Vascular endothelial growth factor (VEGF)
Tumors cannot grow without new vessel formation (angiogenesis).
The dominant growth factor controlling angiogenesis is vascular endothelial growth factors (VEGFs). The VEGFs bind to VEGF receptors (VEGFRs), tyrosine kinase receptors on the cell surface. This can be reduced by using the VEGF-blocking monoclonal antibody bevacizumab
, by providing decoy receptors to reduce binding on true receptors (aflibercept
), or employing the small molecule tyrosine kinase inhibitors (TKIs) such as sorafenib
that inhibit the enzyme in the receptor.
Epidermal growth factor (EGF)
The epidermal growth factor (EGF) proteins promote cell proliferation and differentiation by binding to the EGF receptor (EGFR), a tyrosine kinase receptor present on the cell surface. This can be blocked by the EGFR inhibitor monoclonal antibody cetuximab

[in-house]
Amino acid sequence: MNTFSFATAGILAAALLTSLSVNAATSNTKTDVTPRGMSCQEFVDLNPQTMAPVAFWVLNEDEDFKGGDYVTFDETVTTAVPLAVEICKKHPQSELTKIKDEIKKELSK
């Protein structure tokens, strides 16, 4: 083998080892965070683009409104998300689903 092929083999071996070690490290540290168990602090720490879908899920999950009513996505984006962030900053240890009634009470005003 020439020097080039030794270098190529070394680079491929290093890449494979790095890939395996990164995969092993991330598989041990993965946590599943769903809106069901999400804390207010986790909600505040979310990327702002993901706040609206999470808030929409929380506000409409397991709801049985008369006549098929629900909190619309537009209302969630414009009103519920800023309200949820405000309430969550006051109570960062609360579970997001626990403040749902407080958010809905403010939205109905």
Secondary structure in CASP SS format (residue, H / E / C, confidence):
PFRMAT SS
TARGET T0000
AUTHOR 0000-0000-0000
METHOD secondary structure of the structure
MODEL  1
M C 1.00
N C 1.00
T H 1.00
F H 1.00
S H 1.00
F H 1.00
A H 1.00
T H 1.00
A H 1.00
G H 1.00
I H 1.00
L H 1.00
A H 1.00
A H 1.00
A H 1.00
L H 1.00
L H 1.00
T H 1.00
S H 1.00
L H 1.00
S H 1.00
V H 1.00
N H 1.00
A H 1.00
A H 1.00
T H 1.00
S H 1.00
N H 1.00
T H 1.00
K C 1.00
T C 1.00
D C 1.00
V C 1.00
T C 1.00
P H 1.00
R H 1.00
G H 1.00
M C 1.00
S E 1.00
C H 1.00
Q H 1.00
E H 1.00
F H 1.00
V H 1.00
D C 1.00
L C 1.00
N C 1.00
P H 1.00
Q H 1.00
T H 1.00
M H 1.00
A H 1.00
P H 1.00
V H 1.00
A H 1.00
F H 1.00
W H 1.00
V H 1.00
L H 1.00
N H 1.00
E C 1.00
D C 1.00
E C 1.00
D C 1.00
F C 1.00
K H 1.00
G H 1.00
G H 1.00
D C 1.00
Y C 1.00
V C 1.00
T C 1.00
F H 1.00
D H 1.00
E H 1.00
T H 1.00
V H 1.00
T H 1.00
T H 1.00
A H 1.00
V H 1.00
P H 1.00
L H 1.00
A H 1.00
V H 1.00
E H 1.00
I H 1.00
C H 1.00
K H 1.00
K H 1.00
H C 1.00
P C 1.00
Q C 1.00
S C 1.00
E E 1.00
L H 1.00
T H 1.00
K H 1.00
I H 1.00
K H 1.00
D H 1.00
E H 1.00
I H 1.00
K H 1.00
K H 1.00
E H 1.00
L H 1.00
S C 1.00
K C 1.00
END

, or small molecules that block the tyrosine kinase enzymes (TKIs) such as gefitinib
Tyrosine kinase (RTK) inhibitor
An orally bioavailable, indolinone-derived nintedanib
, RTK inhibitor with potential antiangiogenic and antineoplastic activities. It selectively binds to and inhibits vascular endothelial growth factor receptor, fibroblast growth factor receptor and platelet-derived growth factor receptor tyrosine kinases, which may result in the induction of endothelial cell apoptosis; a reduction in tumor vasculature; and the inhibition of tumor cell proliferation and migration.
Adapted from Wikipedia, the free encyclopedia. Internet. Accessed on March 3, 2017.
National Cancer Institute. NCI Drug Dictionary. Internet. Accessed on July 15, 2017.